Diffraction imaging by focusing-defocusing: An outlook on seismic superresolution

V. Khaidukov*, Evgeny Landa, T. J. Moser

*Corresponding author for this work

Research output: Contribution to journalArticlepeer-review

369 Scopus citations


Diffractions always need more advertising. It is true that conventional seismic processing and migration are usually successful in using specular reflections to estimate subsurface velocities and reconstruct the geometry and strength of continuous and pronounced reflectors. However, correct identification of geological discontinuities, such as faults, pinch-outs, and small-size scattering objects, is one of the main objectives of seismic interpretation. The seismic response from these structural elements is encoded in diffractions, and diffractions are essentially lost during the conventional processing/migration sequence. Hence, we advocate a diffraction-based, data-oriented approach to enhance image resolution-as opposed to the traditional image-oriented techniques, which operate on the image after processing and migration. Even more: it can be shown that, at least in principle, processing of diffractions can lead to superresolution and the recovery of details smaller than the seismic wavelength. The so-called reflection stack is capable of effectively separating diffracted and reflected energy on a prestack shot gather by focusing the reflection to a point while the diffraction remains unfocused over a large area. Muting the reflection focus and defocusing the residual wavefield result in a shot gather that contains mostly diffractions. Diffraction imaging applies the classical (isotropic) diffraction stack to these diffraction shot gathers. This focusing-muting-defocusing approach can successfully image faults, small-size scattering objects, and diffracting edges. It can be implemented both in model-independent and model-dependent contexts. The resulting diffraction images can greatly assist the interpreter when used as a standard supplement to full-wave images.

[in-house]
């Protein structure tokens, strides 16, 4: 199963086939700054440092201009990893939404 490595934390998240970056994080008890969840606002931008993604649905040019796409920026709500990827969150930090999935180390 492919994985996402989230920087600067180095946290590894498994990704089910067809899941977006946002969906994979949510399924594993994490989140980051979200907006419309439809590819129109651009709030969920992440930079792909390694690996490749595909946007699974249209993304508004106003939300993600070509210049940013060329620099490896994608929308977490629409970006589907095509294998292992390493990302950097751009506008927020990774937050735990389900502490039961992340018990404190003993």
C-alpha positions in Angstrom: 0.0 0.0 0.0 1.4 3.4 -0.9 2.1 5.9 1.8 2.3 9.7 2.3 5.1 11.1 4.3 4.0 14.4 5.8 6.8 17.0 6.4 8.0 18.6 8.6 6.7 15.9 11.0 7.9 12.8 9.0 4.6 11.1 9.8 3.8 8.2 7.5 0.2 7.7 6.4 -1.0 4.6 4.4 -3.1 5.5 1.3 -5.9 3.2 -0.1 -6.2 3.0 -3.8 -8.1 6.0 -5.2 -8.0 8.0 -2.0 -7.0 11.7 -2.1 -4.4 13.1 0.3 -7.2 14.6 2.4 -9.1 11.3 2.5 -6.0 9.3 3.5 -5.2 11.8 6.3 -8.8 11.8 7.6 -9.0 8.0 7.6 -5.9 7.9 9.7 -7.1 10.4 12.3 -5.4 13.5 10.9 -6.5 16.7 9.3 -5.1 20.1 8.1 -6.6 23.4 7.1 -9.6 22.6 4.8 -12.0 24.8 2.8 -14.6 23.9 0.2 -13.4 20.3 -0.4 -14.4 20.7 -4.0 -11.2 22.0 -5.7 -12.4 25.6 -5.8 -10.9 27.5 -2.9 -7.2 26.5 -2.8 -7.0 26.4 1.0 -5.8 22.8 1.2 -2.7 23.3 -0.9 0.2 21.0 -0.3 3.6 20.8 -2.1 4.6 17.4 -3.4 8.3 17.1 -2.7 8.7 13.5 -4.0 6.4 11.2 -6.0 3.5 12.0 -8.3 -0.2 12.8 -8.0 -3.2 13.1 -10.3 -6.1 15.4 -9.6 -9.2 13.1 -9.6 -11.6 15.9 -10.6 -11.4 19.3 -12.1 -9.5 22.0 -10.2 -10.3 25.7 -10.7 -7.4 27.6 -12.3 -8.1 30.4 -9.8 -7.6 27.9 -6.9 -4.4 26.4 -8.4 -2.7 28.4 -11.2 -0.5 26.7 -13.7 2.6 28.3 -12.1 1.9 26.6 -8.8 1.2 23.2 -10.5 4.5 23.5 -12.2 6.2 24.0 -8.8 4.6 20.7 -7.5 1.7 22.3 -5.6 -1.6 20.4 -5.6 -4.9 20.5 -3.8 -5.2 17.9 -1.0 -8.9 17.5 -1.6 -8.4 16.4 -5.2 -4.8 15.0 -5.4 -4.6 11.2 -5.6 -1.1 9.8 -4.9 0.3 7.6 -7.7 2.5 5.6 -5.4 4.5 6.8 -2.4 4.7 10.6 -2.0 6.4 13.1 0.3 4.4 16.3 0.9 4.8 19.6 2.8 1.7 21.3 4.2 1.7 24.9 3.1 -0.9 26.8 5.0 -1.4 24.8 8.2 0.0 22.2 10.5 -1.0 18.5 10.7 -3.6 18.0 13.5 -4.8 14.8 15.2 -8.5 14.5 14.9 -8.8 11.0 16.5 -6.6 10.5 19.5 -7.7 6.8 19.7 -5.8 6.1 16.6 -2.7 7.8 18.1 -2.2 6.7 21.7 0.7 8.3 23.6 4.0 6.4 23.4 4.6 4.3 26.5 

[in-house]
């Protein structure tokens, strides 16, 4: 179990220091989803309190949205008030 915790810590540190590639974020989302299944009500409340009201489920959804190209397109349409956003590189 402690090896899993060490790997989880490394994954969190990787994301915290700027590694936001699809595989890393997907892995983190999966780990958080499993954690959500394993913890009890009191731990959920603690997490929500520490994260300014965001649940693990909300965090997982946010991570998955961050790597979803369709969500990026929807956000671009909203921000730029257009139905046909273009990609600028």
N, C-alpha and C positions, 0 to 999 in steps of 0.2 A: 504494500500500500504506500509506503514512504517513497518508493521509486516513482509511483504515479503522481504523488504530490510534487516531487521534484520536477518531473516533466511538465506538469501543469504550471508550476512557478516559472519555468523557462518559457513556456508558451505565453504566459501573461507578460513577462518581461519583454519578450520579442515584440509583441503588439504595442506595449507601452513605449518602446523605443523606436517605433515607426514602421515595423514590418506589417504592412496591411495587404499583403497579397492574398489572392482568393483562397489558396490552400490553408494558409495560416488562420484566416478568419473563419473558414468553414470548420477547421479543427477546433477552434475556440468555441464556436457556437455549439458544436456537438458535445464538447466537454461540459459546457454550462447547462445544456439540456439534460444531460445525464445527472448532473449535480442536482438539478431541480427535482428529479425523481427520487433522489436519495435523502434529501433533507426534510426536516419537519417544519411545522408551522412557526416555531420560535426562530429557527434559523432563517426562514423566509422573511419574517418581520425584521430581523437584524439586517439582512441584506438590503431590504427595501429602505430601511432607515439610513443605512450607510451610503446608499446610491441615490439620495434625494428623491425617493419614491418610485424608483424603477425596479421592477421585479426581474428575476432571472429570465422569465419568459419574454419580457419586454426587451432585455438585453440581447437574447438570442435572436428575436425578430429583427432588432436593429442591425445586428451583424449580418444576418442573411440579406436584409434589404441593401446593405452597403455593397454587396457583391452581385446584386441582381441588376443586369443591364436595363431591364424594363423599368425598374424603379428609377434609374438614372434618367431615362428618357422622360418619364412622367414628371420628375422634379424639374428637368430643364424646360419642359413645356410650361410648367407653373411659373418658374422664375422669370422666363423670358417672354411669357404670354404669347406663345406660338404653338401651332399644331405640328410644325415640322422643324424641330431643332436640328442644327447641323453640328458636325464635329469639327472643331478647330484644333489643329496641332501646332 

Original languageEnglish
Pages (from-to)1478-1490
Number of pages13
Issue number6
StatePublished - 2004
Externally publishedYes


Dive into the research topics of 'Diffraction imaging by focusing-defocusing: An outlook on seismic superresolution'. Together they form a unique fingerprint.

Cite this